Bonum Certa Men Certa

When Lawyers Run the System It Becomes Dependent on Them

Will today's students become producers or paper pushers?

Students



Summary: How the patent system, controlled for the most part by lawyers, raises a generation of leeches rather than a generation of engineers

WE VERY often emphasise the fact that the patent systems' main cheerleaders are patent lawyers. Well, Tim has just published a thought-provoking article that starts with a very suitably rhetorical question: "Does Innovation Revolve Around Patent Lawyers?" Here are some bits from his analysis:



A patent attorney named Daren Gibby was kind enough to send me a copy of his new book Why Has America Stopped Inventing? As you’d expect from a book written by a patent attorney, it’s a pretty strongly pro-patent book. I didn’t expect to agree with the book’s arguments, but I thought it would be a good opportunity to engage with the “other side” of the patent debate.

The bulk of the book is a meandering narrative about America’s great inventors—Eli Whitney, Samuel Morse, Charles Goodyear, and many others—and their struggles to enforce their patents against infringers. Whitney, for example, almost completely failed to prevent infringement of his cotton gin patent, and as a consequence made very little money from his invention.

After a few chapters, I began to wonder what the point of all these anecdotes was. After all, the book bills itself as an explanation for America’s alleged decline in innovation. But it wasn’t clear what these blow-by-blow descriptions of the patent enforcement efforts of great 19th century inventors had to do with the modern patent system. Indeed, aside from some hand-waving about the lack of cancer cures and flying cars in chapter 1, the book never makes a serious effort to substantiate the claim that the pace of American innovation has slowed down.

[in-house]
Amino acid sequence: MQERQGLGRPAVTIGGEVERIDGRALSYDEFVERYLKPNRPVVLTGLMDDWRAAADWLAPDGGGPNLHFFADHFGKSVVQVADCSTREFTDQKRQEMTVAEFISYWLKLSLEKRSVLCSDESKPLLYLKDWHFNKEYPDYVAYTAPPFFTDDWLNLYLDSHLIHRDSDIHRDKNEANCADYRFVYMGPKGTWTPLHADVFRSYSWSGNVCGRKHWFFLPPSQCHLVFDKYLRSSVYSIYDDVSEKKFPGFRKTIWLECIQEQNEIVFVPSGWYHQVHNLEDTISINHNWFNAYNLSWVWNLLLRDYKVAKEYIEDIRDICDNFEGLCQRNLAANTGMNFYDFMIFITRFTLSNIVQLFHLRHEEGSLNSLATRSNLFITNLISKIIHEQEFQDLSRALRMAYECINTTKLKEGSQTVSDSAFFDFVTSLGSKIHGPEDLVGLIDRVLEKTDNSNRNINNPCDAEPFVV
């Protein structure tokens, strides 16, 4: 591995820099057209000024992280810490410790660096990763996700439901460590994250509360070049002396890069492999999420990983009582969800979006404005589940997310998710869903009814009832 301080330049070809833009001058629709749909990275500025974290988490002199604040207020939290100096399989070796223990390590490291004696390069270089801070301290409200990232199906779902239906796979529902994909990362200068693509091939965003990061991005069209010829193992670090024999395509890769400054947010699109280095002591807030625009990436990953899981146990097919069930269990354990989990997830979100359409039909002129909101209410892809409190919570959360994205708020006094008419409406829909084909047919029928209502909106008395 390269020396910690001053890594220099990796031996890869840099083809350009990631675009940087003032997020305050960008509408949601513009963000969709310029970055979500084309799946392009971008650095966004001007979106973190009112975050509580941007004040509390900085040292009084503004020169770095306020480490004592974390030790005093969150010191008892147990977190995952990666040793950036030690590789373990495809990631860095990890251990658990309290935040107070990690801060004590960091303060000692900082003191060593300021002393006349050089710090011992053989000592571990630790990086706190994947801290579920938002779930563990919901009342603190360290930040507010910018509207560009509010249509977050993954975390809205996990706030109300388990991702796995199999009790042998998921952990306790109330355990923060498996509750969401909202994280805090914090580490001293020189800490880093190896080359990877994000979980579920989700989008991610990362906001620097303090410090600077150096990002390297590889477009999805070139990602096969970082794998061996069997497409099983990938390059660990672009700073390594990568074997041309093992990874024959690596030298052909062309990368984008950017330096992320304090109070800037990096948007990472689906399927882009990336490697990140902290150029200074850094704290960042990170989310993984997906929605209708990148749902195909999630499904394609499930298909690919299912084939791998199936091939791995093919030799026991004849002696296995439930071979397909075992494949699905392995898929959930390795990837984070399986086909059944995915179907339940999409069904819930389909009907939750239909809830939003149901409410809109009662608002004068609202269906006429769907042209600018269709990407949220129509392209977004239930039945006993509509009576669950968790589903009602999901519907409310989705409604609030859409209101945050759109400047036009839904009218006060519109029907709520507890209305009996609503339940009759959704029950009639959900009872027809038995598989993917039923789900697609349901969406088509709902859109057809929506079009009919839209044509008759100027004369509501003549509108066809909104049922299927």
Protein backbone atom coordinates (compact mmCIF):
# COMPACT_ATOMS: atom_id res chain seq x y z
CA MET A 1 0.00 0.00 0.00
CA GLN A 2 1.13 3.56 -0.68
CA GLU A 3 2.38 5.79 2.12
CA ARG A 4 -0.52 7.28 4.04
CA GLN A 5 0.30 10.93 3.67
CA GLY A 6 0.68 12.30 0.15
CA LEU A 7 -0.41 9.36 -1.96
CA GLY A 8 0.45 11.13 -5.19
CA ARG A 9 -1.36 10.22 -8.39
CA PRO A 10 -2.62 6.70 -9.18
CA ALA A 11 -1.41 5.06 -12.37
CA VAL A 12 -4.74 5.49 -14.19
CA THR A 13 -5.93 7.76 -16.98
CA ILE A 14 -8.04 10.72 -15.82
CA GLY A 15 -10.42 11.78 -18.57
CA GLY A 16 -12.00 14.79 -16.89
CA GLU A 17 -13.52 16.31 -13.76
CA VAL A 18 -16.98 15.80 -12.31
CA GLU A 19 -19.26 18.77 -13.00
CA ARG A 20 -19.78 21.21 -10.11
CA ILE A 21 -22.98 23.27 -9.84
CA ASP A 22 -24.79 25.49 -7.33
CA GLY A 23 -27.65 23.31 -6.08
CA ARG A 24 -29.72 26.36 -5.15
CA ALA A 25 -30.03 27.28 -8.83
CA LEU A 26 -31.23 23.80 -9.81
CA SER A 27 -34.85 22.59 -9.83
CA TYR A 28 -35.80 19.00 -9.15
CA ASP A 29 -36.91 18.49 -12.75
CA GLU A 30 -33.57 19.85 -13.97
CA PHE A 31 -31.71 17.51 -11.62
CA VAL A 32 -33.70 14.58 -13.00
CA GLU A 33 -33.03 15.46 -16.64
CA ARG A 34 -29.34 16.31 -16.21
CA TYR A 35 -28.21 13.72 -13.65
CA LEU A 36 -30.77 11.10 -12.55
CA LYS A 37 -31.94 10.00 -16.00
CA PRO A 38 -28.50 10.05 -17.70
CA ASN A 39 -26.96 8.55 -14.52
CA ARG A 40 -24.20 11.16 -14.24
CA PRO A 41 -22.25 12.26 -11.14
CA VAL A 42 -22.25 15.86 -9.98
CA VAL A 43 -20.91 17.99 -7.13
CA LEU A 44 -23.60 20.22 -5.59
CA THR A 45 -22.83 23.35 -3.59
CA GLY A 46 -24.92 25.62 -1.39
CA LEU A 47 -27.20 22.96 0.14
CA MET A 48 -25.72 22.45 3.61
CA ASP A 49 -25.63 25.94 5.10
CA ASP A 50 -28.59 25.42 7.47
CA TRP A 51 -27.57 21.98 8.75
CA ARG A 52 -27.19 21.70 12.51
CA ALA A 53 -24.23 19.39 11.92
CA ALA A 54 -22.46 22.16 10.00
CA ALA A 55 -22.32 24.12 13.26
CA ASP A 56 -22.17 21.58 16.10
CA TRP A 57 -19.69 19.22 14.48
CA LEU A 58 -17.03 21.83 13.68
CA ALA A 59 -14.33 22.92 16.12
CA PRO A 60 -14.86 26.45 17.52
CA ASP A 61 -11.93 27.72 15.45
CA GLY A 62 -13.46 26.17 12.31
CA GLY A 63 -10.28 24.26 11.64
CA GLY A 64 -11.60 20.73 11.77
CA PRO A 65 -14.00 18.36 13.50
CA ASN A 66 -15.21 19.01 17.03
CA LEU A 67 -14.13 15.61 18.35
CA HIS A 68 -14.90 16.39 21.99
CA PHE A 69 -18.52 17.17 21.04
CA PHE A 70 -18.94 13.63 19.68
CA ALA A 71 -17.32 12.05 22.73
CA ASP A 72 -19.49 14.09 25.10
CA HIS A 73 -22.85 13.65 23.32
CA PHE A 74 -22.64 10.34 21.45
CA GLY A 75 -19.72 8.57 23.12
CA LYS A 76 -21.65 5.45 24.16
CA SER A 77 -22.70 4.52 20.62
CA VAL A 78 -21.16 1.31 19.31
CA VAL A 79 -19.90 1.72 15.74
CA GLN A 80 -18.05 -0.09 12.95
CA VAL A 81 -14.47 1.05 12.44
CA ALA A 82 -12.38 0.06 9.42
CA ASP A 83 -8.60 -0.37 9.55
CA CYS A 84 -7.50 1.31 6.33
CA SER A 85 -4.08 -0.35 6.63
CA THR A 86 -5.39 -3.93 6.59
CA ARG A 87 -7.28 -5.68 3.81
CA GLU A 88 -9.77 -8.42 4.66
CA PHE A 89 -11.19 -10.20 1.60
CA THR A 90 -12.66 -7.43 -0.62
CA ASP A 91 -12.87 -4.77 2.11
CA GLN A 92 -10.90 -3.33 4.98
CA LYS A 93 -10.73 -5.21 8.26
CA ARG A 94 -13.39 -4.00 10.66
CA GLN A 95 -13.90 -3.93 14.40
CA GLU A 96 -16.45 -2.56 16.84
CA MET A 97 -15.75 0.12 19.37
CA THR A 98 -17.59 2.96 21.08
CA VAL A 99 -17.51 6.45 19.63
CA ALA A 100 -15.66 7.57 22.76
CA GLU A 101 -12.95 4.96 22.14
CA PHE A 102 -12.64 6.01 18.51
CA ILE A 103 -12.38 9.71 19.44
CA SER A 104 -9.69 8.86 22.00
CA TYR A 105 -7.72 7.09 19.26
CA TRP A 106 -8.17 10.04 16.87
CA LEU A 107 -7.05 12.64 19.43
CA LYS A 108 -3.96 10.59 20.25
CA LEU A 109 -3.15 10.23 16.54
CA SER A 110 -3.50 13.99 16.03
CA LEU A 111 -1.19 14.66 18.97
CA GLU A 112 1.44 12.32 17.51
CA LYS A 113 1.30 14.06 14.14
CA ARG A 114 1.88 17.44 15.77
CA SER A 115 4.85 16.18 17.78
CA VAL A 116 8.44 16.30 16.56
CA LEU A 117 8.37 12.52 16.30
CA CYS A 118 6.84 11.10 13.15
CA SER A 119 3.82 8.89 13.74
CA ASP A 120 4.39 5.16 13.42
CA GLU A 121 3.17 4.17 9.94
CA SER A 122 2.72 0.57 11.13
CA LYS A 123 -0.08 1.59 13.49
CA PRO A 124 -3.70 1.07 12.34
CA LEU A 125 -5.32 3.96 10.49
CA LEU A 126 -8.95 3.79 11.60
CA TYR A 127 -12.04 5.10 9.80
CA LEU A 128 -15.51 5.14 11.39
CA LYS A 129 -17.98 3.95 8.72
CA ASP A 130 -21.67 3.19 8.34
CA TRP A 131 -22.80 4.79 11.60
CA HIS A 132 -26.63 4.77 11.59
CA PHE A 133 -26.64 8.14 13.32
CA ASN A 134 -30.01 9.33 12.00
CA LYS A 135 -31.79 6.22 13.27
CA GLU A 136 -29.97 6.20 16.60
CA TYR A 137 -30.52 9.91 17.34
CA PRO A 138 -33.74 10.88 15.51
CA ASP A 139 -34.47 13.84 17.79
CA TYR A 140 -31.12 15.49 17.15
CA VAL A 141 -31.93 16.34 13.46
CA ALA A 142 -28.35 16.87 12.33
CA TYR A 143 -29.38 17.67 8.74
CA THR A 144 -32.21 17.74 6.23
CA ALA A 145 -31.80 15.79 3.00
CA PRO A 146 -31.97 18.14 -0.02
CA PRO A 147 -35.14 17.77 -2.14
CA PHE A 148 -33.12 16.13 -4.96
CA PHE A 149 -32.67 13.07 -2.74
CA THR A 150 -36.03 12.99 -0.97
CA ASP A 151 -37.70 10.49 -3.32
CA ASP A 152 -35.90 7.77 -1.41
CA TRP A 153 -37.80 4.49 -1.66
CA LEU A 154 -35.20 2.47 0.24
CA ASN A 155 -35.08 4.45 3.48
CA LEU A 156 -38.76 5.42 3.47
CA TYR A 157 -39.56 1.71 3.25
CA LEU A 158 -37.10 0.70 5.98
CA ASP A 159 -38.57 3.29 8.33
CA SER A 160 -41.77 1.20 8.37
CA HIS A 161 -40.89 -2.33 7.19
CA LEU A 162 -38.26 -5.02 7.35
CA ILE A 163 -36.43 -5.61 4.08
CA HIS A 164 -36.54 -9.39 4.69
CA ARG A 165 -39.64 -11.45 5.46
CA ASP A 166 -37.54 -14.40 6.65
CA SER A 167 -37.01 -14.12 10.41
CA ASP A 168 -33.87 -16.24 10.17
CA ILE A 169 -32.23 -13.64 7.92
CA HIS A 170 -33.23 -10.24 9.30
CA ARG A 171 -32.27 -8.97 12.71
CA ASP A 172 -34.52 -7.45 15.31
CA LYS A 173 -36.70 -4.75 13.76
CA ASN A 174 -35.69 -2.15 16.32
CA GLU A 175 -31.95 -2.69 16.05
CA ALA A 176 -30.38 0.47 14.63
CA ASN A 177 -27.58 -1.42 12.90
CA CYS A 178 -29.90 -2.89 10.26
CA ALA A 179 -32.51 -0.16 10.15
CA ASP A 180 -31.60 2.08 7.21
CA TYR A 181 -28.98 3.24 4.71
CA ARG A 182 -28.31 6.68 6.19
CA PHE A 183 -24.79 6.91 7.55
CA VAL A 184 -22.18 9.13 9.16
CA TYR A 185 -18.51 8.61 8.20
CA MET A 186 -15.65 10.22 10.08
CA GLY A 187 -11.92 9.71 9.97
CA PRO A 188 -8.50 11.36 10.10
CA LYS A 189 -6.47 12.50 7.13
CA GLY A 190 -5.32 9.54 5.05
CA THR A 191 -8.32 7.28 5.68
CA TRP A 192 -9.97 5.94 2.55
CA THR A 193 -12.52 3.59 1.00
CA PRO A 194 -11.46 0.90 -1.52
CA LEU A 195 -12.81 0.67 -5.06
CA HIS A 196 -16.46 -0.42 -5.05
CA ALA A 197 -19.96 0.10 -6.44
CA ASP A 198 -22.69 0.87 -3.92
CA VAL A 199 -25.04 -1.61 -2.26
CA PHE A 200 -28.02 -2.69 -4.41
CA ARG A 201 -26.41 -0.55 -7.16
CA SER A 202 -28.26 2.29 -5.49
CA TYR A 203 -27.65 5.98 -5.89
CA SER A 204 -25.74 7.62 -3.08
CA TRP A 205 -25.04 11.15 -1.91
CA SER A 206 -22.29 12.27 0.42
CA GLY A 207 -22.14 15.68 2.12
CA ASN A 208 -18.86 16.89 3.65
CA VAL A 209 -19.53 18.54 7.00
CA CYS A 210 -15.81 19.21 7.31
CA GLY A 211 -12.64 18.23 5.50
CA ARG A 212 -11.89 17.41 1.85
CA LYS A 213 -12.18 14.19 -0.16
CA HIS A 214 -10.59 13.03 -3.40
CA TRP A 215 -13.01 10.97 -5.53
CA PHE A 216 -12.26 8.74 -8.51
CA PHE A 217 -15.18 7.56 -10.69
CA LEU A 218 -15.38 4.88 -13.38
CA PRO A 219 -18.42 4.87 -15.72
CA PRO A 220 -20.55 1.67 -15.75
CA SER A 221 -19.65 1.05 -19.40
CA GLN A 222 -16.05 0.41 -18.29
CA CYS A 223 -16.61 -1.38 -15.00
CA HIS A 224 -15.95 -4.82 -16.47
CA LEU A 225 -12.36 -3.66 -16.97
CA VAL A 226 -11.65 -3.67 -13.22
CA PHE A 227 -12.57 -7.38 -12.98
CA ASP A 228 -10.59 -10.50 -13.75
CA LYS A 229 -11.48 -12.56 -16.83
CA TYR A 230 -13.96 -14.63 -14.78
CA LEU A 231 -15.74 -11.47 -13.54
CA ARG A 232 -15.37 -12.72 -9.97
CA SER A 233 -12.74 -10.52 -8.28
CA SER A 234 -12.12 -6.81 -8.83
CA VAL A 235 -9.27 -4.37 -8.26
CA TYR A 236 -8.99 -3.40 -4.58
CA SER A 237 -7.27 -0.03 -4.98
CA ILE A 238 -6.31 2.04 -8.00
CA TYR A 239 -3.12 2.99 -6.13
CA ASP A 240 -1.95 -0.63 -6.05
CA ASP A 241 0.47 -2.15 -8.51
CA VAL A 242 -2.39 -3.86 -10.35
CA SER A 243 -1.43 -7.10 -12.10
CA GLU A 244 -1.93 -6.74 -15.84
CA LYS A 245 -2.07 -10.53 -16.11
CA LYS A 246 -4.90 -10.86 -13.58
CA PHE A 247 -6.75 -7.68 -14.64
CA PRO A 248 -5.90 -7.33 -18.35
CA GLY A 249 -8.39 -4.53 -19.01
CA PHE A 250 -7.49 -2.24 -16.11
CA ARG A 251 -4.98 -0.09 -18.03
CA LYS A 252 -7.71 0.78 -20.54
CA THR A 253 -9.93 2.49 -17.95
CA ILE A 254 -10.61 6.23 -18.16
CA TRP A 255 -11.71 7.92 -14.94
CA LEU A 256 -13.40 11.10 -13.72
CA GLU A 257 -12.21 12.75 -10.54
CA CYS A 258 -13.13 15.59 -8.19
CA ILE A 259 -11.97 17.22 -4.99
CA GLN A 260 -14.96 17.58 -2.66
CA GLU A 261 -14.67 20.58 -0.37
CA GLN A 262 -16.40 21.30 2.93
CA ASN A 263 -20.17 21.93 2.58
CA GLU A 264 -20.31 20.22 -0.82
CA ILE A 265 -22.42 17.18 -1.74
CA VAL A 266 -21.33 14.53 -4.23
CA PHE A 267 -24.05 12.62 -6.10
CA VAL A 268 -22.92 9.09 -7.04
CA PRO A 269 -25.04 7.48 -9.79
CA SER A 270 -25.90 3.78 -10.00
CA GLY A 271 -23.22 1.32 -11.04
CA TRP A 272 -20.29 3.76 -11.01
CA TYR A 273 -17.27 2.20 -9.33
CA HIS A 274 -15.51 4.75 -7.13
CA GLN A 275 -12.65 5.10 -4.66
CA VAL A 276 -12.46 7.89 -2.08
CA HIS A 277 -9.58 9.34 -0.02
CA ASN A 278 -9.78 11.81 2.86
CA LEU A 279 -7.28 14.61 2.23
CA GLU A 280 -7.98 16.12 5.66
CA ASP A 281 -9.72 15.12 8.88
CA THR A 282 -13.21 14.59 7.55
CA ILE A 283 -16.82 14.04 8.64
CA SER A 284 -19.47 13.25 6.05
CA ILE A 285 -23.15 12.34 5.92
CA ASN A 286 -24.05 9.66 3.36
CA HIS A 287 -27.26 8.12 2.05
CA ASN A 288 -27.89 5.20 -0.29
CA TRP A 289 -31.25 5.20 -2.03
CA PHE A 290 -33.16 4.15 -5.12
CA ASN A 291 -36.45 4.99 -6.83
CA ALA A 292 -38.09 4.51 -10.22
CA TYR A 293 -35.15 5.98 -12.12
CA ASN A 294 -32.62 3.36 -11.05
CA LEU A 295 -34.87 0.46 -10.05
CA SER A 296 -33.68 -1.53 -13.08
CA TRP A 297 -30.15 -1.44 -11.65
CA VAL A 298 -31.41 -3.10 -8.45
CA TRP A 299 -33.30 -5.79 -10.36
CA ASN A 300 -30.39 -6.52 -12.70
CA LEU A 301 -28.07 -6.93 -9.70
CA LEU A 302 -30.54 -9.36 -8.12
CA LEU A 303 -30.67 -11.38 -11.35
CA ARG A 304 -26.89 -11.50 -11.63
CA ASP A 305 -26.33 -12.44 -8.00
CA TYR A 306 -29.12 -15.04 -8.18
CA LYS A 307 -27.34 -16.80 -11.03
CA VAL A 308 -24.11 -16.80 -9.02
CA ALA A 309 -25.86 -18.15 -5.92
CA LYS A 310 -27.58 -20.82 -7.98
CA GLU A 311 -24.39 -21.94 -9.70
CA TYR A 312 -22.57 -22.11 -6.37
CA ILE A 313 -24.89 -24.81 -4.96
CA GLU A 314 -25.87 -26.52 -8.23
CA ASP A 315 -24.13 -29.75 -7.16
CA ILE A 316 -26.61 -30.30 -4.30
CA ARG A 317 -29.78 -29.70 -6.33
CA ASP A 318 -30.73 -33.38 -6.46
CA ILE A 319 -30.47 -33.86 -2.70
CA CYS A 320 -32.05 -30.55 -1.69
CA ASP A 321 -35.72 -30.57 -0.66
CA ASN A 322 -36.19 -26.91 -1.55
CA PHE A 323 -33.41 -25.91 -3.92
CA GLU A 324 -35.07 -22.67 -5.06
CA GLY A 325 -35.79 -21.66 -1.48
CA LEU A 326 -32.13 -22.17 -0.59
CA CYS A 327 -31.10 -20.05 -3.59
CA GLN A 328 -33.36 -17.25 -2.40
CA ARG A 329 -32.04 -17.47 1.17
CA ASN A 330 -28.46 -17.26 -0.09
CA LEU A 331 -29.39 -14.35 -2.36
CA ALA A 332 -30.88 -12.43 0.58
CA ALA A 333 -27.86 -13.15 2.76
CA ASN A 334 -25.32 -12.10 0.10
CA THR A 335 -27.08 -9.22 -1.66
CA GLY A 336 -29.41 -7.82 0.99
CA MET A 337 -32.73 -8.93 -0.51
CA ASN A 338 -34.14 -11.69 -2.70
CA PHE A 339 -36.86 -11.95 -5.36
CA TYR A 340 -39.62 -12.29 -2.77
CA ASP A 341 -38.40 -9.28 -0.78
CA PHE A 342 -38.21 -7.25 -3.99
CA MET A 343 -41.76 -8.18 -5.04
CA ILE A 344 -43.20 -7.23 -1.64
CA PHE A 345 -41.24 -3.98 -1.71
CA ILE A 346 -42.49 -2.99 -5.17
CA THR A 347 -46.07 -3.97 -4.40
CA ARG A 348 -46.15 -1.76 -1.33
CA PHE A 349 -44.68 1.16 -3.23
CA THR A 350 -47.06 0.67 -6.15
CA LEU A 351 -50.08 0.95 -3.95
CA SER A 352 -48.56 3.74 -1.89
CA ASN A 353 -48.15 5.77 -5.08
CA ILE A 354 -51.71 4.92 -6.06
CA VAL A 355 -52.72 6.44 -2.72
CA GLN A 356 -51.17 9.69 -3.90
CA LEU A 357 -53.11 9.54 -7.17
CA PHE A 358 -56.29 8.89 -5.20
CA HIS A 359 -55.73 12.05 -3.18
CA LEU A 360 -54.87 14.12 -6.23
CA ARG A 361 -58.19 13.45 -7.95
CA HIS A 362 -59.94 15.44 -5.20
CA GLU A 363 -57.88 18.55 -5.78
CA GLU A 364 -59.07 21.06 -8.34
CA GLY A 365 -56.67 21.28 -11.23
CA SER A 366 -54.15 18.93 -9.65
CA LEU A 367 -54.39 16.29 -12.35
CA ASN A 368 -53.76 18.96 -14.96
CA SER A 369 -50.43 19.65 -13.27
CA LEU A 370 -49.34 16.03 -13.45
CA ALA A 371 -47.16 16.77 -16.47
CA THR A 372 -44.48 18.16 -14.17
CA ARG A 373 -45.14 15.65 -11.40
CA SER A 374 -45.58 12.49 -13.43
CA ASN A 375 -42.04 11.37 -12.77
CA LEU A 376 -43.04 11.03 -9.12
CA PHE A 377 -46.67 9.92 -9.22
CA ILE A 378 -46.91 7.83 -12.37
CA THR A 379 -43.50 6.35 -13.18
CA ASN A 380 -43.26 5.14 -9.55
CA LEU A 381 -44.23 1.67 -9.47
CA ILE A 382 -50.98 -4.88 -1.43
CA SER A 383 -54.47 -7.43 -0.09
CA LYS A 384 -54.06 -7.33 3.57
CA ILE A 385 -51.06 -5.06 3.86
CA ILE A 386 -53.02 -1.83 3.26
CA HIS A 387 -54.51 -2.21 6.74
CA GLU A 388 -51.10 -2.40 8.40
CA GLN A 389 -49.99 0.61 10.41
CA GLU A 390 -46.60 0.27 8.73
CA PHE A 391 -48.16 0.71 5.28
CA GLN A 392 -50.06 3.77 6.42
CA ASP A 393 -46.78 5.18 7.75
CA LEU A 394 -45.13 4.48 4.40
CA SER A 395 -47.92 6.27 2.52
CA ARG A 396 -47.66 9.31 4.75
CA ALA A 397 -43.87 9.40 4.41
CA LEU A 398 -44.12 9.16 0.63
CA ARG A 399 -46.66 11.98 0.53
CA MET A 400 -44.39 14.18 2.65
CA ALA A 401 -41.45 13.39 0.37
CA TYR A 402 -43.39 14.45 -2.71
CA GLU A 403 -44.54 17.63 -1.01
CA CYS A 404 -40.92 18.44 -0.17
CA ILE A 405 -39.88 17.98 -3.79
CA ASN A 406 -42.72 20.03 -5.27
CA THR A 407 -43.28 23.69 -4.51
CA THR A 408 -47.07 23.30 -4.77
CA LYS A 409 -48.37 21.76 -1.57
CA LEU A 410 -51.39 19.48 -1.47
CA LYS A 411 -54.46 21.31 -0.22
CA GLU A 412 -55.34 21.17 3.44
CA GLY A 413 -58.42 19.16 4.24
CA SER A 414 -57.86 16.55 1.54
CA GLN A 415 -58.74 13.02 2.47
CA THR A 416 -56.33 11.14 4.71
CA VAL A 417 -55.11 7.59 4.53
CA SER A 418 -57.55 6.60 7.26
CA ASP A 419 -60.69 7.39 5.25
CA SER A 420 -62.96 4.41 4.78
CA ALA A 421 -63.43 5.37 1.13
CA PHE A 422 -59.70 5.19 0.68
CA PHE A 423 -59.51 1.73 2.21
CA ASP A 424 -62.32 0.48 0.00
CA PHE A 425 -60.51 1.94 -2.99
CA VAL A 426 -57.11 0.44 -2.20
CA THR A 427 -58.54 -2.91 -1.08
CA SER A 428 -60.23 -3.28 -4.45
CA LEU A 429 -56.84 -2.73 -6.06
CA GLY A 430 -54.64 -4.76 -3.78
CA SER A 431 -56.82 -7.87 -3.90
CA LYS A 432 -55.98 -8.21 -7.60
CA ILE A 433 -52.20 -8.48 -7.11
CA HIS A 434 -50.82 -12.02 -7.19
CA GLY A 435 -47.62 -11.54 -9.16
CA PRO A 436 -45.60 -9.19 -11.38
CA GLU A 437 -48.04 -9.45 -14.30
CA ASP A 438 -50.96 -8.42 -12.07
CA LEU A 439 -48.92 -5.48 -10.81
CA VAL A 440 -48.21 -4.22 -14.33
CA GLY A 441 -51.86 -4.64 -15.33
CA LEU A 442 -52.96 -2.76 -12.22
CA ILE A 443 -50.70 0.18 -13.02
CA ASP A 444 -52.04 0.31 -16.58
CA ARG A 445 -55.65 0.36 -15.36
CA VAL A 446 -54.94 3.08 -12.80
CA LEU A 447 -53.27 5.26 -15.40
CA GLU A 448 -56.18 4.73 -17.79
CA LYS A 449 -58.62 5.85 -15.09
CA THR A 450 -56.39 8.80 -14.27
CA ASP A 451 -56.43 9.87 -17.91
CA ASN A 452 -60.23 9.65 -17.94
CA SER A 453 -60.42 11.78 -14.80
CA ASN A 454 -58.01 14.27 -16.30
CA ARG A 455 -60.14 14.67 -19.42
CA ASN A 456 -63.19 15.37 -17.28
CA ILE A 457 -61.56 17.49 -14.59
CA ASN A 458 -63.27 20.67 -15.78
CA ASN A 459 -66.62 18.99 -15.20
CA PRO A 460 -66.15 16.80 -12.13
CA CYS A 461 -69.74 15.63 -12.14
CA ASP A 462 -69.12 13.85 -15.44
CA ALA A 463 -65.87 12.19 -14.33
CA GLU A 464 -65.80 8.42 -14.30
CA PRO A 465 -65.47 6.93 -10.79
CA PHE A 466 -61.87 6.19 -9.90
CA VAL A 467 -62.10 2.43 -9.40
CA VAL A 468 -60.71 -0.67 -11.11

Watch how products are being taxed behind closed doors. The externality is all of us who are not part of this private deal.

"Here's a post explaining that proprietary codecs drive up the costs," wrote to us a reader today. It's a tax on ideas and here is one way to tackle it along with Phoronix's analysis.

The first three adhere to the standard Linux library API’s, so should be a straight forward swap in for applications that use them. OpenMAX IL does not have a standard API at this stage, so is a custom implementation. All these libraries are as supplied by Broadcom, the SoC (System On Chip) provider.


In another new post from Mike Masnick he explains how 3D printing is being held back by patents. Innovation anyone?

We've seen this before, but here it's a modern example: work simply wasn't done on many of these efforts in part because there was no competition. And, in fact, there are still a few patents that really do hinder things, and this is a problem. Considering just how much good these 3D printers can do -- especially as they provide more power, do multi-color, and a variety of other features, it kind of makes you wonder just how much we've lost by having tons of researchers just sitting on their printer projects out of a fear of getting sued.